Through the eyes of a child

The Boy in Striped Pajamas is a heart-breaking World War II film that is shown through the eyes of a young boy, Bruno (played by Asa Butterfield). The fact that the story focuses on a German child makes the film unlike most war stories. Don’t be fooled, though. The Boy in Striped Pajamas is certainly touching, but that doesn’t mean it was done flawlessly. It lacks direction. It seemed as if screenwriter and director Mark Herman was trying to make this film look like a traditional war film, but he was not successful. Despite this major issue, the screenplay itself is still one worth talking about. Not only does Butterfield’s acting keep the audience engrossed with his character, but by the end of the film, his story leaves you close to tears.

Bruno’s father is played by David Thelis — yes, the same actor that plays Remus Lupin in the Harry Potter films — who is a German soldier running a Nazi concentration camp. After his family moves to the country so his father can run the camp, Bruno has nothing to do with his time. Being an 8-year-old boy and looking for an adventure, he decides to explore, despite the fact that his mother (played by Vera Farmiga, who is best known for her role in The Departed) forbids him to do so. While Farmiga’s acting is polished, she seems to have difficulty speaking with a German accent, so she decides that a British accent will be sufficient for the role. Unfortunately, it isn’t.

While Bruno is exploring, his sister Gretel (played by Amber Beattie), who is only 12, has issues of her own — like falling in love with a German soldier and becoming obsessed with the war. One day, during exploration, Bruno finds the concentration camp and befriends Shmuel (played by Jack Scanlon), a prisoner. As Bruno and Shmuel’s friendship grows, Bruno finds himself in more danger. By the end of the film, we find Bruno in the concentration camp with Shmuel.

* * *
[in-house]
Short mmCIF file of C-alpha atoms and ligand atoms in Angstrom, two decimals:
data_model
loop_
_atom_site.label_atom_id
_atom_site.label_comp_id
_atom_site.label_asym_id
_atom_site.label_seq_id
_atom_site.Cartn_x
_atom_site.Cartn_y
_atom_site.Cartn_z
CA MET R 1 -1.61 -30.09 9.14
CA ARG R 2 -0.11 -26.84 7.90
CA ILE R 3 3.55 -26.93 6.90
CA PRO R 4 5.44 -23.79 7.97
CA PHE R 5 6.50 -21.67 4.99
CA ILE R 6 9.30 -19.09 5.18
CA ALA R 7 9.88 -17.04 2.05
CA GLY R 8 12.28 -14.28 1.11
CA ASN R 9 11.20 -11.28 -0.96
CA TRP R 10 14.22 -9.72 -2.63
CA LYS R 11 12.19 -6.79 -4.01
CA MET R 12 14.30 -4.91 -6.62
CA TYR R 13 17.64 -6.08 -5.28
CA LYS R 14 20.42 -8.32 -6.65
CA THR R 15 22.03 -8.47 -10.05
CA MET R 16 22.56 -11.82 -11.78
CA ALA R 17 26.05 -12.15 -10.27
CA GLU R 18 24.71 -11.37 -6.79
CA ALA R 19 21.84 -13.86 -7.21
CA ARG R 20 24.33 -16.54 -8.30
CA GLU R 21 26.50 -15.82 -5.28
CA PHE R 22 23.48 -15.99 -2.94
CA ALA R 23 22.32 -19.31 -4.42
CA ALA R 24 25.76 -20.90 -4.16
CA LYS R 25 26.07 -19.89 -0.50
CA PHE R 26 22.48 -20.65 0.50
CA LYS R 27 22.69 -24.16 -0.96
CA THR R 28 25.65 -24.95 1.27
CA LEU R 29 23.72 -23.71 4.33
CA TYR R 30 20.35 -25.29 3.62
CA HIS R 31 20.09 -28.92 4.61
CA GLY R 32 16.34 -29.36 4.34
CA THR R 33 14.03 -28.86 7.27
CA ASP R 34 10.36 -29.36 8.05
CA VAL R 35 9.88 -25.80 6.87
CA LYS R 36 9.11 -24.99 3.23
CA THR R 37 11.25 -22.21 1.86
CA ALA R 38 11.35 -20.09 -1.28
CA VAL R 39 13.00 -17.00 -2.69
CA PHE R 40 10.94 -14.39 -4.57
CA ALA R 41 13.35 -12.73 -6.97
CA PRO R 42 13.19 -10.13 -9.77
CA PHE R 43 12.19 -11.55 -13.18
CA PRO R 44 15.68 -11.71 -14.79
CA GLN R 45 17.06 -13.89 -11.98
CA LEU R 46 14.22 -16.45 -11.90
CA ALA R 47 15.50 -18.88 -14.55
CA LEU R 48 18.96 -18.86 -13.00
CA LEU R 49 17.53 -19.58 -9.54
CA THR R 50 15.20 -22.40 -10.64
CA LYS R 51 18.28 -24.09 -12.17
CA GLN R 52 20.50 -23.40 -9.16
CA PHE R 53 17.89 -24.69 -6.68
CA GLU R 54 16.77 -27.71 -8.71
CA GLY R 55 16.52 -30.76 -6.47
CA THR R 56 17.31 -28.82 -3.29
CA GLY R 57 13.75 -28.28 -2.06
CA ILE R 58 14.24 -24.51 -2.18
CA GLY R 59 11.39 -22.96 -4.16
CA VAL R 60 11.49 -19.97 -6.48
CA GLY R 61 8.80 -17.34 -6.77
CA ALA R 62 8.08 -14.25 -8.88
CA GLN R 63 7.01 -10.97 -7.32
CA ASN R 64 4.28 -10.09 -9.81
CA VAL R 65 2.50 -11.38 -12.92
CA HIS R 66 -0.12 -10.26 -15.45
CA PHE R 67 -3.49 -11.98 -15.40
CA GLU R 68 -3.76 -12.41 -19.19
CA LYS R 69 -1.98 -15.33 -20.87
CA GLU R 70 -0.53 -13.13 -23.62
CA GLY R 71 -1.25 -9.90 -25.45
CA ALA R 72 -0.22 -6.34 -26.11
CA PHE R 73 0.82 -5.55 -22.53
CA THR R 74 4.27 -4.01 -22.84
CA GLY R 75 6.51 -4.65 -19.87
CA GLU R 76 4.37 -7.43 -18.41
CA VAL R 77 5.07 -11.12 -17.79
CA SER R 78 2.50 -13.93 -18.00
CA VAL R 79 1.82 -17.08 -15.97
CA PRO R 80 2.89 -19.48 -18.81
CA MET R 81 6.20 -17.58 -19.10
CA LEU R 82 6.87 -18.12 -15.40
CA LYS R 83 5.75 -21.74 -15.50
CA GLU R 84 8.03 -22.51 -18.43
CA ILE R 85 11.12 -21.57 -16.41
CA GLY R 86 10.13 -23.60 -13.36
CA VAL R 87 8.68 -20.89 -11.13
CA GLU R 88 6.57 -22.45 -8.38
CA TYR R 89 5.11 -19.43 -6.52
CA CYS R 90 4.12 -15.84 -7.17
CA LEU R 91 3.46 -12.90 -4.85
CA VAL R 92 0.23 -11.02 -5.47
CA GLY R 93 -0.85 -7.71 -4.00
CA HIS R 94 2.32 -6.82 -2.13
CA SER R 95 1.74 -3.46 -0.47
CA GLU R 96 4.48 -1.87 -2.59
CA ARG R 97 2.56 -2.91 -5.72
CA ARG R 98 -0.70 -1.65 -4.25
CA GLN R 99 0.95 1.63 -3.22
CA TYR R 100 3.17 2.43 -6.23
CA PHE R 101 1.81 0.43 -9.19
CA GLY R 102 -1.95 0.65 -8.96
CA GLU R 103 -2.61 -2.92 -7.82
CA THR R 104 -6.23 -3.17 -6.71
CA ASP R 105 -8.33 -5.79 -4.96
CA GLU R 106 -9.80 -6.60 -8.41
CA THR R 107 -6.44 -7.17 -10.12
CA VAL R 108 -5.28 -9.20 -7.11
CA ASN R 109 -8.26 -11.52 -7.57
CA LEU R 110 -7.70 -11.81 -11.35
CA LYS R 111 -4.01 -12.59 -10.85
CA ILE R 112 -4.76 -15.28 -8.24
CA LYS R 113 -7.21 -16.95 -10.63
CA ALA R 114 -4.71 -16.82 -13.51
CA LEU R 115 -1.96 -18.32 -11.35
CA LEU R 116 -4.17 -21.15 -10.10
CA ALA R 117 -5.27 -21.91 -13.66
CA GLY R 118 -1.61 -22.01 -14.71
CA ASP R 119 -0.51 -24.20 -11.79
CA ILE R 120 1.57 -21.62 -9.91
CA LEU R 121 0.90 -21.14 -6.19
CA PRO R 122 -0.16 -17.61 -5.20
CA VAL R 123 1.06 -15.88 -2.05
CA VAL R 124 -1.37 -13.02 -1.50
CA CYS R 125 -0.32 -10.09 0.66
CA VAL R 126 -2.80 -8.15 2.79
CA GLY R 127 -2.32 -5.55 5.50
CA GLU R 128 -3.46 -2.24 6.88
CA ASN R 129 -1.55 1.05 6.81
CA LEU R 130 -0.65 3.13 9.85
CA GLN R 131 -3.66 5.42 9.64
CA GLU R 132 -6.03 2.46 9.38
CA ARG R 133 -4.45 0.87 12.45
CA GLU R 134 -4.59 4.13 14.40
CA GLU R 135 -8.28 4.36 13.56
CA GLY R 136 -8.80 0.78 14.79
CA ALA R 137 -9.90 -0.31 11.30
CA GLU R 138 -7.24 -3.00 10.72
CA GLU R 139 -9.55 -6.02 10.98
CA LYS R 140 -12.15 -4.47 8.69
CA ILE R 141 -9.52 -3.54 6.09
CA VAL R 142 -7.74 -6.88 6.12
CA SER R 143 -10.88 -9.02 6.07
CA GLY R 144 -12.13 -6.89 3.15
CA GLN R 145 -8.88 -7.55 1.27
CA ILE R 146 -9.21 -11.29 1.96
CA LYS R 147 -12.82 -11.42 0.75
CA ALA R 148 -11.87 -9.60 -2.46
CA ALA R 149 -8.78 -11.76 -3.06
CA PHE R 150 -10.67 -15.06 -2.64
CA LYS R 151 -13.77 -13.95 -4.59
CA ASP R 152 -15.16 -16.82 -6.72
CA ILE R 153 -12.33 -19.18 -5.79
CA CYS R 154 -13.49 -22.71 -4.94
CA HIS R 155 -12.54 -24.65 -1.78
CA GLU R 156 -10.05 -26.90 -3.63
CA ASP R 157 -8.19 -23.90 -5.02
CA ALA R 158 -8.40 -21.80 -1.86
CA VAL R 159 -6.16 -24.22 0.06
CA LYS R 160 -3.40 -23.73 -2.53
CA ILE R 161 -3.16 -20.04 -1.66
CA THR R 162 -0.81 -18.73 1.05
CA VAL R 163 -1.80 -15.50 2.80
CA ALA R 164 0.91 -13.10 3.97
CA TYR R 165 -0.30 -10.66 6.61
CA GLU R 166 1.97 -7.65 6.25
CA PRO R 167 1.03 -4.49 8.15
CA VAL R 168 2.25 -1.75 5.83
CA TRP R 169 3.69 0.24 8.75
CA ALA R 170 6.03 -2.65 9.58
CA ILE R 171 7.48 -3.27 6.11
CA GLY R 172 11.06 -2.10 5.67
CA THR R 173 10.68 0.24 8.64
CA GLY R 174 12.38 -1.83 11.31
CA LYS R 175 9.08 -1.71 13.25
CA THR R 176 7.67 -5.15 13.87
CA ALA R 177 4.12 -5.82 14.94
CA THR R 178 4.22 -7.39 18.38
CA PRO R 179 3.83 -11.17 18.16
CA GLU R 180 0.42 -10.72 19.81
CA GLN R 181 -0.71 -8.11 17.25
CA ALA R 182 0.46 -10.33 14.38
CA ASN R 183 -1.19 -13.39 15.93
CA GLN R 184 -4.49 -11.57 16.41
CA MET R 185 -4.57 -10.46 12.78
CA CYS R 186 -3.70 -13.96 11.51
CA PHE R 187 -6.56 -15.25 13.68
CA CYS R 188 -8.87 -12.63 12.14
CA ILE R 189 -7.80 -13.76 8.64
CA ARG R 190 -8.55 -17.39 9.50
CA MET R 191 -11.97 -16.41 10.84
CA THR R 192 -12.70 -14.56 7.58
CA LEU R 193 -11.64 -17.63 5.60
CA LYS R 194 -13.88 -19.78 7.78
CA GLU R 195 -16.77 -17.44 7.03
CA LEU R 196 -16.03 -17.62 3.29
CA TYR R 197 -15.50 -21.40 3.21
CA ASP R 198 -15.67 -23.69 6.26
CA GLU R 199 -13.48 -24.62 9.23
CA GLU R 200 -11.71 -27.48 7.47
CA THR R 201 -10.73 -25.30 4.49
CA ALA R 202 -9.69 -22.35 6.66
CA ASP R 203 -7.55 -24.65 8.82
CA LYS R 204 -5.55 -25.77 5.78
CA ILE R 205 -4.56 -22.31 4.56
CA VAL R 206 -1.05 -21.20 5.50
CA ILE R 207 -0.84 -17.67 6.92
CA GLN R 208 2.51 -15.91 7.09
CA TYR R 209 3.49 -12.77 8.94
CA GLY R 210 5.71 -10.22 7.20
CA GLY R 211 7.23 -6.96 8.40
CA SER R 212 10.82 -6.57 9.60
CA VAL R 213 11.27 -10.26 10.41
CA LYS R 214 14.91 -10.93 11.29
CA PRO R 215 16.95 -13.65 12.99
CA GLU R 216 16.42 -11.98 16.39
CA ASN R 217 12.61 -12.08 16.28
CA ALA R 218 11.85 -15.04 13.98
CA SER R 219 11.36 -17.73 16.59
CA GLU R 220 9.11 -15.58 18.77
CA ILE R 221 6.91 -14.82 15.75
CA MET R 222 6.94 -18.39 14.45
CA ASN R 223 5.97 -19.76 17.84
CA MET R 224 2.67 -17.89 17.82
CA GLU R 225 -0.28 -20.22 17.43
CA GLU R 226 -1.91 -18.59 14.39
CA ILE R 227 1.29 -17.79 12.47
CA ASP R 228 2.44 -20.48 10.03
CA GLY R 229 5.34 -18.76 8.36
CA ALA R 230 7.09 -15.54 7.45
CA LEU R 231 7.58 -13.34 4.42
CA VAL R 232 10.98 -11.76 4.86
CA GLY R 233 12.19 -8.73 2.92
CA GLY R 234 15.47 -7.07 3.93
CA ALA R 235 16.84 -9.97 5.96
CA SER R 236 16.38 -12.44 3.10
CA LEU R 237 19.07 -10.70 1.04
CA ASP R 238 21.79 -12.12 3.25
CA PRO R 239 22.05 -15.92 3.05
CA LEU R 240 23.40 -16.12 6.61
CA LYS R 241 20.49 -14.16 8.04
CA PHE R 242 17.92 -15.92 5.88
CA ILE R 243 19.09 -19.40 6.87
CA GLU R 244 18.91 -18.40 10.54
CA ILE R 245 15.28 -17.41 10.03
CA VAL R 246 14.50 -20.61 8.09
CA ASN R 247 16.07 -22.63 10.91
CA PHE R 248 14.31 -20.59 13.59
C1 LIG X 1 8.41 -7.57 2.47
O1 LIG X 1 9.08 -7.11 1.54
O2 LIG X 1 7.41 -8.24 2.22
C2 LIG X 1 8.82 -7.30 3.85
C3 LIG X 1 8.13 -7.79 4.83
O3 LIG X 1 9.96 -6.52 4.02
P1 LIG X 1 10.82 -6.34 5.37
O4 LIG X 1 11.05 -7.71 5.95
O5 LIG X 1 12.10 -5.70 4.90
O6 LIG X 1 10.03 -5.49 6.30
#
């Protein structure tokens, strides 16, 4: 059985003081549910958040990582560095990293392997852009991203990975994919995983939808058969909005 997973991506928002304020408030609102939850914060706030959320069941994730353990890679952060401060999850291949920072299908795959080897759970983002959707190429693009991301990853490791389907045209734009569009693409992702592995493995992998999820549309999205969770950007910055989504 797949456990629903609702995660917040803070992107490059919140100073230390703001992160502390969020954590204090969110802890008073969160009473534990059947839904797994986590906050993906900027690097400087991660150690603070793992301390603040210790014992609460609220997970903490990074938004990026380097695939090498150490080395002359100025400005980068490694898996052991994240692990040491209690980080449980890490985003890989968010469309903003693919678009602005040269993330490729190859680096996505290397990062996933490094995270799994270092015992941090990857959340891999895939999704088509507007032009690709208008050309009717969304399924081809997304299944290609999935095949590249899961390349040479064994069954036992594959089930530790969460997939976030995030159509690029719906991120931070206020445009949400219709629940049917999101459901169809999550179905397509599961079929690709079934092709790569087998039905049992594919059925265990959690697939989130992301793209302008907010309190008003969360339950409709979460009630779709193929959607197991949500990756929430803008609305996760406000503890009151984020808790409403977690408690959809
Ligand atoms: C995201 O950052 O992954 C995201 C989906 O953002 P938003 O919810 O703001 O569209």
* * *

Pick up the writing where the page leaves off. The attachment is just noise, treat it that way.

It is pretty obvious in The Boy in Striped Pajamas that Herman is a much better screenwriter than director. The dialogue was gripping and poetic, while the direction was amateurish. Most of the scenes, especially when Mother and Father were arguing, were shot in an extremely awkward fashion. The focus of the camera seemed to be on the door, which made this scene not nearly as powerful as it could have been. Also, Bruno enjoyed playing on a tire swing, but every time this is shown in the film, it feels as if it’s the same exact shot that was shown previously.
Despite this film’s obvious problem with direction, it is still a moving story. Butterfield might be young, but he carries this story from beginning to end. Though this is one of many World War II films that will be in theaters in the next year or so, there probably won’t be another like this. Herman gives us something most screenwriters don’t: He shows us a tragedy and an atrocity through the eyes of a child.